Houston-based Crimson Exploration (Nasdaq: CXPO) posted a net loss of $8.5 million in the first quarter of this year, thanks to unrealized hedging losses of $4.2 million and an impairment charge of $5.4 million. Do these losses really matter? No. Not really.

The numbers
Total revenue stood at $27.8 million – a 23% jump from $22.6 million in the year-ago quarter. Average quarterly production grew to 47.7 million cubic feet equivalent per day (Mmcfe/d), which translates to a 51% increase over the first quarter of 2010. Together, it's clear to me that the business is operationally sound.

Oil and liquids production rose by 30% over the year-ago quarter. From the fundamentals point of view, the company has actually managed to push up sales through increased production, which is what I'm interested in as an energy analyst.

Like Continental Resources (NYSE: CLR) and Denbury Resources (NYSE: DNR), I'm not unduly worried about the bottom line being in the red. The derivatives losses that have weighed down this company with tons of paper losses may actually turn around for profits. So investors shouldn't make any hasty decisions.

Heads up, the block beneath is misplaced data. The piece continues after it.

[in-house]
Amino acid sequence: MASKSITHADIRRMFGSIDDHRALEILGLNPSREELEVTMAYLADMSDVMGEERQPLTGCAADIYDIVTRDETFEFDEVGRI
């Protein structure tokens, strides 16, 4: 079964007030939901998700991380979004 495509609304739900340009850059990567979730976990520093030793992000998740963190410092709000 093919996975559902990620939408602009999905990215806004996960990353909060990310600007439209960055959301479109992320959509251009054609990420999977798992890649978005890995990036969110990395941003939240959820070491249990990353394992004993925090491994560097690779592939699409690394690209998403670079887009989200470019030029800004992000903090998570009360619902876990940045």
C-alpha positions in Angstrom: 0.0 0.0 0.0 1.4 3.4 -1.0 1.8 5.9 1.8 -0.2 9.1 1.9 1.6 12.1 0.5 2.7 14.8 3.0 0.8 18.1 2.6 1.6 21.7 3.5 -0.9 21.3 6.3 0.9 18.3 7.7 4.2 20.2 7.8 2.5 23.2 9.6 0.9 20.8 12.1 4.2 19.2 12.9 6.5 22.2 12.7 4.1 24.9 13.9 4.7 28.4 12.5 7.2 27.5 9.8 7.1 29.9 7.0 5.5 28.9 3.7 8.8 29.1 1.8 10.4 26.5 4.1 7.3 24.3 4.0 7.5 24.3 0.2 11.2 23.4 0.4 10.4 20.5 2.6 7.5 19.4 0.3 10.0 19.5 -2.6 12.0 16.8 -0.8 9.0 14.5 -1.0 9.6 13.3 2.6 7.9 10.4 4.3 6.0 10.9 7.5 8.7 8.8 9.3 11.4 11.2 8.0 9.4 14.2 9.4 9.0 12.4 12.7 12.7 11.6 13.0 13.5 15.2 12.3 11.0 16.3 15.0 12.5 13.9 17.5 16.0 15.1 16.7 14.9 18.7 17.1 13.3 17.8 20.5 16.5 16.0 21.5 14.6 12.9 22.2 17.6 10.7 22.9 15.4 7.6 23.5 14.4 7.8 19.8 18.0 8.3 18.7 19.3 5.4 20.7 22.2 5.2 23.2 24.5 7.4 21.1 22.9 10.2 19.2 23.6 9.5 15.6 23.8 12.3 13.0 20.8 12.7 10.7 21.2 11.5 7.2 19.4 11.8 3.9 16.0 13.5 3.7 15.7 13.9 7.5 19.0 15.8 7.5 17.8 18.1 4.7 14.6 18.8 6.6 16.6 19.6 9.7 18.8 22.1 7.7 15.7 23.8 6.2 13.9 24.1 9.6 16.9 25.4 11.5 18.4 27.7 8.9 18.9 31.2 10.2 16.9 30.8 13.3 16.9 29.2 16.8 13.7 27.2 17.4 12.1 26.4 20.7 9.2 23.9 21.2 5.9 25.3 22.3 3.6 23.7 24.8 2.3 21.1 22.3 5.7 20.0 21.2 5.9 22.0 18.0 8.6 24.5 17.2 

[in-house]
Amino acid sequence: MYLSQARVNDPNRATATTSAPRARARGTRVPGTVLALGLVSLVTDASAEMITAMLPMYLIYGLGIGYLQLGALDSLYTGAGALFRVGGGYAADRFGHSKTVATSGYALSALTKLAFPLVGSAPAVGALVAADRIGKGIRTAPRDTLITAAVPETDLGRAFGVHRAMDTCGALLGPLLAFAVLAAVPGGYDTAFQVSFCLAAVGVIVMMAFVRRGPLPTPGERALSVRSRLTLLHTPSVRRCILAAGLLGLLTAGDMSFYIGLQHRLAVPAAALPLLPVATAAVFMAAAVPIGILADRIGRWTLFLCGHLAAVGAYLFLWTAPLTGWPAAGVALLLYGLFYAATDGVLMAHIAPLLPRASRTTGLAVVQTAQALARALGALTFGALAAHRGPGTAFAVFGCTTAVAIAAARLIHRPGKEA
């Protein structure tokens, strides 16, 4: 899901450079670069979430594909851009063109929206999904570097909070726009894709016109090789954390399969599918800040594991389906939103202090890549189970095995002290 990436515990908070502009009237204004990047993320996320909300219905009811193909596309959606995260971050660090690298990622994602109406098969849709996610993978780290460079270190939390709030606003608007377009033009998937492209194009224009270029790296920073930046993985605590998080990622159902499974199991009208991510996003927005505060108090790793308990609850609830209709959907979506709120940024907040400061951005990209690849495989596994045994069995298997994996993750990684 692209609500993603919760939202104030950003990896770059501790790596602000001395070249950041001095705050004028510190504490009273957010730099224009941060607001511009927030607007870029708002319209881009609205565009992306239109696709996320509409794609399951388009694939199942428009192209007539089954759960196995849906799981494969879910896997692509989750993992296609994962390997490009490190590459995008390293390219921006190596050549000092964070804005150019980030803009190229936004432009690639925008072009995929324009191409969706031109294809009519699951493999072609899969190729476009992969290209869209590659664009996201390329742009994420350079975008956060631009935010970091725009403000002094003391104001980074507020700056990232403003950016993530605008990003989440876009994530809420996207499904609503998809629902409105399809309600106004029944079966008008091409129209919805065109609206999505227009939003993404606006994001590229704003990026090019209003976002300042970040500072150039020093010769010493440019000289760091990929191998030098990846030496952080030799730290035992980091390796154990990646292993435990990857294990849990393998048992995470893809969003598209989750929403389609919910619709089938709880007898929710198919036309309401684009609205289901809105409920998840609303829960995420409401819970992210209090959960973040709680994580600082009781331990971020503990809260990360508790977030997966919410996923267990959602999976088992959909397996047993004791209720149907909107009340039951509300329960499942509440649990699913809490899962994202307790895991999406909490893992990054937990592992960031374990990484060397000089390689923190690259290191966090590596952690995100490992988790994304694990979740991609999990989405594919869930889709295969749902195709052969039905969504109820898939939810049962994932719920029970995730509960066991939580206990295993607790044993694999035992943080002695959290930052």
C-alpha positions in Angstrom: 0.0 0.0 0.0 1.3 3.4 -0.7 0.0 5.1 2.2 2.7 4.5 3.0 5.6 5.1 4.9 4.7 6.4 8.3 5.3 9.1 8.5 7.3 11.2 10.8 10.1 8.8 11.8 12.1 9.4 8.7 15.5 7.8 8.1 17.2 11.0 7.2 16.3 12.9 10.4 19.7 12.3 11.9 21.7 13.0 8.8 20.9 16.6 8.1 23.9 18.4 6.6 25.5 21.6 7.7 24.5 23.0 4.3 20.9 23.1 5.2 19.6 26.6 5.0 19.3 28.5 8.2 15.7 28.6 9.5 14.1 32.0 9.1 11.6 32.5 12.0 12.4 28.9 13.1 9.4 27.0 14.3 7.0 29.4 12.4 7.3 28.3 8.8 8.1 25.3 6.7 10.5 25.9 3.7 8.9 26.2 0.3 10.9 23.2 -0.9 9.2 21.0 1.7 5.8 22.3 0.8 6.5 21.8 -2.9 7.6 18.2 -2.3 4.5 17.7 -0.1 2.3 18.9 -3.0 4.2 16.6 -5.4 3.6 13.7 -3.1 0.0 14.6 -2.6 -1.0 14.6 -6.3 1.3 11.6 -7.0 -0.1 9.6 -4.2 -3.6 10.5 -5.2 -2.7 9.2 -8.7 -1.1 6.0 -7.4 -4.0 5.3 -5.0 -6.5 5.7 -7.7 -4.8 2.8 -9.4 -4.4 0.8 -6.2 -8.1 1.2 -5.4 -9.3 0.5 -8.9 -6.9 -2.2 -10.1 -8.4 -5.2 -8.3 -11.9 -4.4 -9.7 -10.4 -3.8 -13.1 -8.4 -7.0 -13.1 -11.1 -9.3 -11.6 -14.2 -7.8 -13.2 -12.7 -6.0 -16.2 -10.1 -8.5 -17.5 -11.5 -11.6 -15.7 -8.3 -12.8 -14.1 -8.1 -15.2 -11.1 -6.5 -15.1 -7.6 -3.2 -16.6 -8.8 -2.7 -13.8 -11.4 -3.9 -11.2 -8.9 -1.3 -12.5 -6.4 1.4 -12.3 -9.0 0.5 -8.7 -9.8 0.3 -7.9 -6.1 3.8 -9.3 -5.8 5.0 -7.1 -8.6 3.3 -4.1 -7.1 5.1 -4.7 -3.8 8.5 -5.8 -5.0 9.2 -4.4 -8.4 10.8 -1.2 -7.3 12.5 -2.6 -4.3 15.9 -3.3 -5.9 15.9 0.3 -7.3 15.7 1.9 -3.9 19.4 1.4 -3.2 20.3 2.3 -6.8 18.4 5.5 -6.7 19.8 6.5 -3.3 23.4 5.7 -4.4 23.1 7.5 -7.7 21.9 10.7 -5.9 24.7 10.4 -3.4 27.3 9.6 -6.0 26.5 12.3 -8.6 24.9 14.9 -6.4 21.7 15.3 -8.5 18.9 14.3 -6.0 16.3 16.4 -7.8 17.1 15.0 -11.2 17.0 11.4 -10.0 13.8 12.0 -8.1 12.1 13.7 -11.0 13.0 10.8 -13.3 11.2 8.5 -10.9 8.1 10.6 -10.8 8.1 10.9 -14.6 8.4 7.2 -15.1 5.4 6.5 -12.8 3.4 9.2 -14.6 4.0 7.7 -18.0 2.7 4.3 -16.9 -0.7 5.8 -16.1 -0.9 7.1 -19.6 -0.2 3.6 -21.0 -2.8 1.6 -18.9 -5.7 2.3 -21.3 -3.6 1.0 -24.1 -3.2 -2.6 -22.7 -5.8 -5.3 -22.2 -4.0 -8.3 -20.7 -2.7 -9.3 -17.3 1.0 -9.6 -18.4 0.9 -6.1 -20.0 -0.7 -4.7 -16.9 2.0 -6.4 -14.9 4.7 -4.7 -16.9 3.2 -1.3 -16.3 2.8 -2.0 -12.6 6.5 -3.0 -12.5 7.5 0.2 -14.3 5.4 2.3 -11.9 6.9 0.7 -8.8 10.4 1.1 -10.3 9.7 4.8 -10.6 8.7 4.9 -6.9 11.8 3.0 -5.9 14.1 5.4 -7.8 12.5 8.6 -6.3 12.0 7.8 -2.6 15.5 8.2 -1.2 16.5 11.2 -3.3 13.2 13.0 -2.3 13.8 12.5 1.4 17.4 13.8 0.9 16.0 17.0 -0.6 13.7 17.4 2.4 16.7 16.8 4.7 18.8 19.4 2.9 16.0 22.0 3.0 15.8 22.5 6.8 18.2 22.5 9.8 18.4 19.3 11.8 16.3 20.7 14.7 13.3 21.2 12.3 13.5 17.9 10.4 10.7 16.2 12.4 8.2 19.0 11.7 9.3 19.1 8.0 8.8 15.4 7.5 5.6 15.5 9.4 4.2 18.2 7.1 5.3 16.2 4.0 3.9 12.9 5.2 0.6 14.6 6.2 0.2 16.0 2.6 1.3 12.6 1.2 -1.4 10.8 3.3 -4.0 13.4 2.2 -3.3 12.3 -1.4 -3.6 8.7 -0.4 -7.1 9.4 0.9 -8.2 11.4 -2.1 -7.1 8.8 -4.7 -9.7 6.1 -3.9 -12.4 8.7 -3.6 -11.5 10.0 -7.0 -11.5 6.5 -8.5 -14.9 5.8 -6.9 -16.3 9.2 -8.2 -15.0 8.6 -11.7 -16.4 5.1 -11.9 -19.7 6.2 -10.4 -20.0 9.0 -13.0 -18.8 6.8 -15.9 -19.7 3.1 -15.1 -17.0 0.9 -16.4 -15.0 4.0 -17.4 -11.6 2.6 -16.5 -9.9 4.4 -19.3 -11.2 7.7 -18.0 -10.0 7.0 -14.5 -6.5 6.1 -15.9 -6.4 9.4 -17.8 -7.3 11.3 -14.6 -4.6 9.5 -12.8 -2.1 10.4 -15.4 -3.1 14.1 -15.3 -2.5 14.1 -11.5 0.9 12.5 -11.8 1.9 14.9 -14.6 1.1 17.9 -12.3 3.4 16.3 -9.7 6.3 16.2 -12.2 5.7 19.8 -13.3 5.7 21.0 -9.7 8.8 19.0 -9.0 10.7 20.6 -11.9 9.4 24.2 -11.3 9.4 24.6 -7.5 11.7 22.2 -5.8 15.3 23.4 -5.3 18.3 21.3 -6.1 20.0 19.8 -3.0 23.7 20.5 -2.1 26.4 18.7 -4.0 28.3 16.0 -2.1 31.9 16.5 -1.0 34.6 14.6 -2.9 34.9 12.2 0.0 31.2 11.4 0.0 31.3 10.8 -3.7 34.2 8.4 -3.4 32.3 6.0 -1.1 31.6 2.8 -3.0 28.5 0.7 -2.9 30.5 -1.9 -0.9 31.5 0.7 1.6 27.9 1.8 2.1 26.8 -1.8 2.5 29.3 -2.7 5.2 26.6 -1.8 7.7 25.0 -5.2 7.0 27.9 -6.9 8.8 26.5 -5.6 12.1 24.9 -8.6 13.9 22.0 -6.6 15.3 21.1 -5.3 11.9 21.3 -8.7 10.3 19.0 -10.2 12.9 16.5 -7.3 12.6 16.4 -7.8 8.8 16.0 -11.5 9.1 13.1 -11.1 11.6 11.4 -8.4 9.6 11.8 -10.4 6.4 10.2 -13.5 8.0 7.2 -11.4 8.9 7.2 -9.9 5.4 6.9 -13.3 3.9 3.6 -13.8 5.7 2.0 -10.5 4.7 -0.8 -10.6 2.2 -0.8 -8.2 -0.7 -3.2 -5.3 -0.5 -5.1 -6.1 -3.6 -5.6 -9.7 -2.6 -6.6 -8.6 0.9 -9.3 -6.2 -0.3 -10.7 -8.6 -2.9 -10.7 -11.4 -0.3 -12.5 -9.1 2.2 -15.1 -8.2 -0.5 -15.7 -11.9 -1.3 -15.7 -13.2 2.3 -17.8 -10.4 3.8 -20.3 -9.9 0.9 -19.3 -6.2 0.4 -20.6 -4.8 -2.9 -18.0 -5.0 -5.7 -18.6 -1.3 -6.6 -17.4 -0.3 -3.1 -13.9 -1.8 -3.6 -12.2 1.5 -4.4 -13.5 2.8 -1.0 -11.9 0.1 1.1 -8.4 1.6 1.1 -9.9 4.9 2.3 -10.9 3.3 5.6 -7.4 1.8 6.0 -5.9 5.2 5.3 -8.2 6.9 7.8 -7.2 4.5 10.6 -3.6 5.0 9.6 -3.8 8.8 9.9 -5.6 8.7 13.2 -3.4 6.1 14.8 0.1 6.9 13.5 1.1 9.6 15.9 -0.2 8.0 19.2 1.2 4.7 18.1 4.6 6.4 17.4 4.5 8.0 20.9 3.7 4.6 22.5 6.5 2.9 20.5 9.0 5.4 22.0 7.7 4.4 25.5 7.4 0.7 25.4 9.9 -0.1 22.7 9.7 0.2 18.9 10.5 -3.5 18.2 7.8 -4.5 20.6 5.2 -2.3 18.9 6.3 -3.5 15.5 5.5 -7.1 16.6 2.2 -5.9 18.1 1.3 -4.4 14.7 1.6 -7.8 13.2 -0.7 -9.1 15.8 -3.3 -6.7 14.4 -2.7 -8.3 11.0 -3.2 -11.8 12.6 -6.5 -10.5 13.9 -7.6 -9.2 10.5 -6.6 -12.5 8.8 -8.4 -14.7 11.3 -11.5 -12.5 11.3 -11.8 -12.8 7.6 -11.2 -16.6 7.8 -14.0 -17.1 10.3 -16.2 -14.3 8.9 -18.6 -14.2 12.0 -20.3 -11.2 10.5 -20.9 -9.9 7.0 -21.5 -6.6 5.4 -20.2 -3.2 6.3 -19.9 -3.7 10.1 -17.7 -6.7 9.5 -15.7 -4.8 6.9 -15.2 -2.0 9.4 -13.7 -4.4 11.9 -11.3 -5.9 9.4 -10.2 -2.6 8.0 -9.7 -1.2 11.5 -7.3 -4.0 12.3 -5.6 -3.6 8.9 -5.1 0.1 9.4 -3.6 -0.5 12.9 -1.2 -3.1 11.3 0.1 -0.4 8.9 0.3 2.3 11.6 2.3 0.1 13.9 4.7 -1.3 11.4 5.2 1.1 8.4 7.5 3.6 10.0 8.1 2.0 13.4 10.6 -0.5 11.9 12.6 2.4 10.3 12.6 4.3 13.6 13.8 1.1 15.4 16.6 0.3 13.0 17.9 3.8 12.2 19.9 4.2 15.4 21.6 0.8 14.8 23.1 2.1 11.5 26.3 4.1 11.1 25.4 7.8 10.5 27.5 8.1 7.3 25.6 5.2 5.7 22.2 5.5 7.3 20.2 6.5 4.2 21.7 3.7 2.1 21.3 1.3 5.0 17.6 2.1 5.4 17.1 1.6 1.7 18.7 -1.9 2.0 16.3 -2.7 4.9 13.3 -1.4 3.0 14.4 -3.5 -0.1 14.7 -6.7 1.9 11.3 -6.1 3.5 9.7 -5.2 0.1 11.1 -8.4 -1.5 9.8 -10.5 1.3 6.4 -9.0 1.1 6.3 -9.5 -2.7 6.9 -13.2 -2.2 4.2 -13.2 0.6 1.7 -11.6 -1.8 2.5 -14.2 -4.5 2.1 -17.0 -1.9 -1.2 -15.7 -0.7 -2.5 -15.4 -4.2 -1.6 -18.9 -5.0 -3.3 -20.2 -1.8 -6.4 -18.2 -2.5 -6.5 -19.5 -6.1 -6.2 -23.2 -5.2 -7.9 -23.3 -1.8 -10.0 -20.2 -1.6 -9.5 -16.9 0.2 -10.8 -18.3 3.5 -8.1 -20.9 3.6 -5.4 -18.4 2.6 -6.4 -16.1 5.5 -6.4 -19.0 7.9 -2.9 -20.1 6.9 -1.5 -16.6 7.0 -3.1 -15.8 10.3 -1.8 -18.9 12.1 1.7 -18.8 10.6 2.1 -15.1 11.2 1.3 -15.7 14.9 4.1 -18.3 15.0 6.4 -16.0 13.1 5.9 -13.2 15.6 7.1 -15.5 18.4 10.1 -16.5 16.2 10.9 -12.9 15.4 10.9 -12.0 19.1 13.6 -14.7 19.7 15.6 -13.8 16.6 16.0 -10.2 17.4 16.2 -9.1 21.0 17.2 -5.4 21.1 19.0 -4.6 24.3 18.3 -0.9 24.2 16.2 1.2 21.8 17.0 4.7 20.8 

A worry
All that said, with a debt-to-equity ratio in the 90s, the company has some work to do to ensure the safety of shareholders. Crimson's long debt stands at $168 million. While this should not be too worrying for an exploration and production company, Foolish investors must consider the risk of going forward with this investment.

Still, going by the fundamentals, the company looks promising with successful drilling operations in East Texas and the Eagle Ford shale play. This is a larger region that is bound to boost production. However, low natural gas prices might threaten to derail upcoming plans. In fact, the company plans to limit production in East Texas until natural gas prices start moving up.

Foolish bottom line
Crimson looks good, provided it manages to weather current hiccups due to volatile energy prices. Investors should keep an eye on production as well as depreciation and amortization rates, which might dent the company's bottom line again, going into the future.